1. My volleyball team plays a tournament in Pullman, WA but flys out of the Spokane airport.
  2. Flight gets delayed by several hours. We almost switch our flight with a destination to San Jose but ultimately choose to stay on the original flight.
  3. Rich makes the decision to take a trip with his wife to Spokane, WA and book this same flight that I was on.
  4. Out of 150 seats, I choose this middle seat, near the front of the plane to make my connecting flight to Nashville, TN.

Rich is a 73-year-old Vietnam Vet, retired accountant, father to 7, grandpa to 12, and husband to his wife of 55 years. He was a pilot during Vietnam who had been shot down twice by North Vietnamese soldiers. He told me stories of him on daily missions to restock supplies of gear, ammo, and soldiers at U.S and ally bases. Rich choked up as he told me a story of an attempt he made to rescue his fellow soldier who was injured on enemy lines. Rich made a risky move to fly his helicopter toward the solider which unfortunately, resulted in his aircraft being shot down, putting Rich’s life in danger.

“There is no greater love than to lay down one’s life for one’s friends”- John 15:13 and Rich was willing to do just that. He remembered every second as he told me this story but I could tell it was getting hard for him to continue. He was vividly reliving this memory, he was seeing the helicopter crash again, he heard the soldier’s voice, he felt the pain of wounds, and the beating of his heart. Just this time we weren’t in Vietnam. But he had a way with story-telling that allowed him to transform that Southwest flight with his words, making me feel like I was right there with him in 1971.

I began to tear up when I looked at Rich and visualized this event. They were just a bunch of kids doing a job chosen for them by the draft. A job unlike any other for the sole benefit of our country. Risking their lives daily, hoping to see another day, enough days that would allow them to return home.

I asked Rich about the food they ate in Vietnam. He said he thought it was pretty good but admitted, he never knew any better. He explained growing up with 4 brothers and a limited menu at home living near the poverty line raised him to take what you can get. The weather was tough, he remembered. Hot, humid, and a lot of rain. Rich described the significance of the underground tunnels used by Viet Cong soldiers as hiding spots during combat, as well as serving as communication, supply routes, weapon caches and living quarters for numerous North Vietnamese fighters. He also explained the catastrophe that was the creation and use of IEDs by Viet Cong. These underground bombs were strategically planted out of sight to the naked eye, becoming a lethal weapon in the war. “They were terrible, you couldn’t spot them,” Rich explained.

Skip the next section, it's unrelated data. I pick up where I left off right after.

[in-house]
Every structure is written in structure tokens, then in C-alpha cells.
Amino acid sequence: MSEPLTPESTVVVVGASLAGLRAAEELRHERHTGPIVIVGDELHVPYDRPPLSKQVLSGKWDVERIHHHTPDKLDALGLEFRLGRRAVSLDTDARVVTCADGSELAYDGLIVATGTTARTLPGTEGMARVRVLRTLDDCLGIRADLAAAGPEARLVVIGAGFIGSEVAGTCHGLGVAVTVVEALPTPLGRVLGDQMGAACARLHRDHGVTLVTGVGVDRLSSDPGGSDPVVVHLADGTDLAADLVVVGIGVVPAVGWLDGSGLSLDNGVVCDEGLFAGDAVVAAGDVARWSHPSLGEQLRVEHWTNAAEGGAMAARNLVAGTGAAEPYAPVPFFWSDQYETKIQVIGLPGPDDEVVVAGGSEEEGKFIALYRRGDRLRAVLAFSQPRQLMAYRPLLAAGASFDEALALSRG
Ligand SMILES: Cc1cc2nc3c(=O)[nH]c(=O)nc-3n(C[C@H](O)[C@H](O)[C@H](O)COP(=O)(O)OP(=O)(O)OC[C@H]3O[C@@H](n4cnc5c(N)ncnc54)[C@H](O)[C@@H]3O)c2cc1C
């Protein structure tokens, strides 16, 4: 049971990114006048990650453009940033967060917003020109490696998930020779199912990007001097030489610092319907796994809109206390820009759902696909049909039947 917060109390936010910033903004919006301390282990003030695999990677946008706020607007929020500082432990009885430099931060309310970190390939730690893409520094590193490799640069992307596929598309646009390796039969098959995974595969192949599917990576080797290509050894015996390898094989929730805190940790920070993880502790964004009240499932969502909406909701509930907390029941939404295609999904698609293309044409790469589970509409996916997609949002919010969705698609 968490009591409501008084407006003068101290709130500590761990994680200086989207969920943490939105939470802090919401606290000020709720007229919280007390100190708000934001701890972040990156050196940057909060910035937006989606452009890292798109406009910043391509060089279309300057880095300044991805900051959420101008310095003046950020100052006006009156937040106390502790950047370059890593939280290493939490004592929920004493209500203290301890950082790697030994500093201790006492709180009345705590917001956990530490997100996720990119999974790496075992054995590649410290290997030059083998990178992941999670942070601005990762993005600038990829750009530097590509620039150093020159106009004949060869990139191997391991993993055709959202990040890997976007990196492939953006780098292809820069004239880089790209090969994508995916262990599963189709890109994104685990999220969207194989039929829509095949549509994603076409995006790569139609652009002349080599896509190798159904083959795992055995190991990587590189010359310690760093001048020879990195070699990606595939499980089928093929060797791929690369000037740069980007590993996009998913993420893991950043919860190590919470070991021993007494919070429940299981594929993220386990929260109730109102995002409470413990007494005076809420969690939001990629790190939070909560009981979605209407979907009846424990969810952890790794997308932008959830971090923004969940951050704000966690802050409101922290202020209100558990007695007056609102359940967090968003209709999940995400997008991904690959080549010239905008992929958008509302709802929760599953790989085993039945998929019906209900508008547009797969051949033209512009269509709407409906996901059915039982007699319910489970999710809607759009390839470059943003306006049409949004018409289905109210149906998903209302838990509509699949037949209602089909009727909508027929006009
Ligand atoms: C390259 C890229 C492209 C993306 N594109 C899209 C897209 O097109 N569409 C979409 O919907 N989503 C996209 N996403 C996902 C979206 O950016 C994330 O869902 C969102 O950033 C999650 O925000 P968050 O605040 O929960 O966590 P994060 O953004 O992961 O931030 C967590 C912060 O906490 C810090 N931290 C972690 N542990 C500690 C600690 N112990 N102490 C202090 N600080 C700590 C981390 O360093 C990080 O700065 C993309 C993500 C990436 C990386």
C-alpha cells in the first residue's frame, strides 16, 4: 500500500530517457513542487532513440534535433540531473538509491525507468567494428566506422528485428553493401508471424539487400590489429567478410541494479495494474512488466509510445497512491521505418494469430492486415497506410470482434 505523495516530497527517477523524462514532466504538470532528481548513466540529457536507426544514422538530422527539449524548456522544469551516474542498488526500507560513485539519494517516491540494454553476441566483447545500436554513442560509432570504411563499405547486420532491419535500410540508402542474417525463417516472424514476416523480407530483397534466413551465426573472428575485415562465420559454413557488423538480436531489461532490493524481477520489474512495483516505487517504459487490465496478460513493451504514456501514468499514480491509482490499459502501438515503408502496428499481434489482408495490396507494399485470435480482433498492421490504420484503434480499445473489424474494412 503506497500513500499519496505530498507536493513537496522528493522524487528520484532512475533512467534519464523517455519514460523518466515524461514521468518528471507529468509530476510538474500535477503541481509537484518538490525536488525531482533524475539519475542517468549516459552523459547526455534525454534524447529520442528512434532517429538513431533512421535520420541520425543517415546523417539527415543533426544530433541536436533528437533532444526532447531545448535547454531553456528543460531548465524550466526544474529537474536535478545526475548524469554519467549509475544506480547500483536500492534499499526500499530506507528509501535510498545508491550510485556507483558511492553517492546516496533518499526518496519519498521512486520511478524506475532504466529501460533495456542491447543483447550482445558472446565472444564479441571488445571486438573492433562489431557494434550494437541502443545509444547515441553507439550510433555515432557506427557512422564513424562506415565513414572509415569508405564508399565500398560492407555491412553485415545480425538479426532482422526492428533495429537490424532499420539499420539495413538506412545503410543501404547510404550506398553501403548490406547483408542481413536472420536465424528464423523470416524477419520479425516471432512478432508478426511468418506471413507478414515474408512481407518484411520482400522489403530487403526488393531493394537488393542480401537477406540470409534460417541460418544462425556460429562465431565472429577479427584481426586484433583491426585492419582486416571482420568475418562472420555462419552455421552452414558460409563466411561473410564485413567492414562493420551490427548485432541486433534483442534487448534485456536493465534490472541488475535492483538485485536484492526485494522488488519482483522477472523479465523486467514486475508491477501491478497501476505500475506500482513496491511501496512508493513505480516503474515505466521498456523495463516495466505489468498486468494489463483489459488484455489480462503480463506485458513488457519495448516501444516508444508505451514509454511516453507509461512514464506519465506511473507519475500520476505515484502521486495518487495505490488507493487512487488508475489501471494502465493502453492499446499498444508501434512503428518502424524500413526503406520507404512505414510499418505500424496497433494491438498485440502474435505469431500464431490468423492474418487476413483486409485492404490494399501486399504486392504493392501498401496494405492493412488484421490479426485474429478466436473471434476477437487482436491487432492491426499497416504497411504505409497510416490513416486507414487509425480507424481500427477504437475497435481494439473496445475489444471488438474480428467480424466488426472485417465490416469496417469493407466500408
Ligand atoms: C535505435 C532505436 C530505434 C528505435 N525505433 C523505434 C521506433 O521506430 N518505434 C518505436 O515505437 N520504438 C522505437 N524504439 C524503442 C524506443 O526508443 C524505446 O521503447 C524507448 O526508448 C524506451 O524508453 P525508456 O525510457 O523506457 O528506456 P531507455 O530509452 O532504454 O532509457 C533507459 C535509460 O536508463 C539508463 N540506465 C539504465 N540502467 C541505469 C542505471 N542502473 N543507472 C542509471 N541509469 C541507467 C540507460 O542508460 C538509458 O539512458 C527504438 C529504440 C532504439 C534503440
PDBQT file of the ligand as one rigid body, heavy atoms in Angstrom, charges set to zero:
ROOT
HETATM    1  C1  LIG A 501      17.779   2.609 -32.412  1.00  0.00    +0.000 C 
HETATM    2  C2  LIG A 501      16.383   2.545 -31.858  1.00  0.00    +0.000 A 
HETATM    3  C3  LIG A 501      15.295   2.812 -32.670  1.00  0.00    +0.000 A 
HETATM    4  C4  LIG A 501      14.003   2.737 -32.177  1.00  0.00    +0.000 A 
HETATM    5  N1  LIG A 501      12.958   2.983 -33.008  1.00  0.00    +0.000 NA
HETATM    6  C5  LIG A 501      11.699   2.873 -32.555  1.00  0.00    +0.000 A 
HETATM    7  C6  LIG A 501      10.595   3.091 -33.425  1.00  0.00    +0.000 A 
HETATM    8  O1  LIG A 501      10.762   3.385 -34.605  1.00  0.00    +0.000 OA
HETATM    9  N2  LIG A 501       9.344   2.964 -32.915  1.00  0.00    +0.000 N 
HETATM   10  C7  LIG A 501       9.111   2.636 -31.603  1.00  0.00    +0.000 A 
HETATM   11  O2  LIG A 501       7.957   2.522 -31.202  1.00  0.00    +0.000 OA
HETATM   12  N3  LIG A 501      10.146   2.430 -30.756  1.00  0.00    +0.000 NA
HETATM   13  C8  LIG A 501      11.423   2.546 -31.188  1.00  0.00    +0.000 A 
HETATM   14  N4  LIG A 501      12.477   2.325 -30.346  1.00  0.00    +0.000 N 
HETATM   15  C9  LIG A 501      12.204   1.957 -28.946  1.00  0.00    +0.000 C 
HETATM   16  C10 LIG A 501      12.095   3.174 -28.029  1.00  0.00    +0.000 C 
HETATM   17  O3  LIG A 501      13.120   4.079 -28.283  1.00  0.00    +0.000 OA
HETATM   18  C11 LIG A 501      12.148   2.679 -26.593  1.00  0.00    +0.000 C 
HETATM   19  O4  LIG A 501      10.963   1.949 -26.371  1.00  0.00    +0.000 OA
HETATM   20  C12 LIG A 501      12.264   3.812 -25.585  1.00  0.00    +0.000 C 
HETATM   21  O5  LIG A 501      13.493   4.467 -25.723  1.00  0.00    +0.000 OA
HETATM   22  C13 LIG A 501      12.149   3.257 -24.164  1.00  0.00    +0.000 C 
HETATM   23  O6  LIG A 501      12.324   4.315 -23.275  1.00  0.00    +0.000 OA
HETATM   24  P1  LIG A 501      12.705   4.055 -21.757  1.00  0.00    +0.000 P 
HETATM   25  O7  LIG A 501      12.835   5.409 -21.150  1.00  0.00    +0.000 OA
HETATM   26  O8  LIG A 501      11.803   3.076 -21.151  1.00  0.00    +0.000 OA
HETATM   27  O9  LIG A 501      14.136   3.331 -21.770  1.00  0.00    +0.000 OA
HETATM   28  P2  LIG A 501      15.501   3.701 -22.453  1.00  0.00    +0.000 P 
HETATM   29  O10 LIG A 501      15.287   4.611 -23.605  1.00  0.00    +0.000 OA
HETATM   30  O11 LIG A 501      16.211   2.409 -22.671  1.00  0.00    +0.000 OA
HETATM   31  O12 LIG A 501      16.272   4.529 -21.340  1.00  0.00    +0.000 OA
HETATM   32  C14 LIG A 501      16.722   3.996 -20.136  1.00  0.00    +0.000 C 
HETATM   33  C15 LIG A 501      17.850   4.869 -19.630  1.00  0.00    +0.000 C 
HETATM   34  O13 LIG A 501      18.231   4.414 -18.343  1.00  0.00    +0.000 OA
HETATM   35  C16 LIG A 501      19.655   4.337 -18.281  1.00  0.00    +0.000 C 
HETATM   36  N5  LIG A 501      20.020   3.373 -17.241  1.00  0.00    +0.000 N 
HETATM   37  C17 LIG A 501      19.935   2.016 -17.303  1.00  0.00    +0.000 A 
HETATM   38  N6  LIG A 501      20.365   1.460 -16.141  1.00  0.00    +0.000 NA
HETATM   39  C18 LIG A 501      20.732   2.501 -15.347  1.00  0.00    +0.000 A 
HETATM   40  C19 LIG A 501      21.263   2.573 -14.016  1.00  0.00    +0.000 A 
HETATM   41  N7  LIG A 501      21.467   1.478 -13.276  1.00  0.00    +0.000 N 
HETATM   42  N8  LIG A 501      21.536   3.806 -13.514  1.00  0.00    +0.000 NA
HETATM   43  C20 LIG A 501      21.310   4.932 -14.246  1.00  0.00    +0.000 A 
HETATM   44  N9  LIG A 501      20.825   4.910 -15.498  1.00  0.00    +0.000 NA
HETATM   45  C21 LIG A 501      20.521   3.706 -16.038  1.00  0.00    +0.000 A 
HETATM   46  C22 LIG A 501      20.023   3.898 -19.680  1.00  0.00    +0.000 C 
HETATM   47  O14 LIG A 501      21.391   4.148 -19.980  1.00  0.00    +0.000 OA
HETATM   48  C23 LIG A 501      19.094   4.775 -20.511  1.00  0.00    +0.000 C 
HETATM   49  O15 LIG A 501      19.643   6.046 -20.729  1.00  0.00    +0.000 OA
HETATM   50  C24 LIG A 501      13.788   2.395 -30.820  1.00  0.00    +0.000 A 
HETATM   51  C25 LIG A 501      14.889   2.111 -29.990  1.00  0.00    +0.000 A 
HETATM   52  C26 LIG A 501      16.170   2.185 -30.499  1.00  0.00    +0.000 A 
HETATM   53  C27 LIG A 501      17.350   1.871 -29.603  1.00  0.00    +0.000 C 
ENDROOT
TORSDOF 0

Rich made it very clear to me that he never wanted to kill anyone. He shared a story of how he’d be in his helicopter and he would hold his 40-caliber out the door and shoot nothing. “I don’t even kill spiders in my house,” Rich said. But if it ever came down to the life of his brothers in uniform or the threat to our freedom in land of stars and stripes, you’d have a right to be afraid of Rich. I could tell right then and there that Rich had the biggest heart and love for this country. “You have to fight for what you believe in and you have to work hard in this life,” Rich told me.

He was a very wise man. It was like listening to someone who had the book of life in his hands. Every chapter of your life, he had the answer to how to navigate the challenge. These were a few things he taught me: “be a good person. Invest, prepare for the tough times so don’t run yourself mad feeling unprepared when they come. And I’ll tell you what, this is a great country.” He told me to keep an open mind with what I wanted to do in the future, that “nothing is absolute. But whatever you do, be the best at it.”

Rich amazed me with his stories and his life. How he became an accountant after the war. How he managed at 73 years of age to have absolutely no regrets. How he loved, worked, served, trusted, and provided.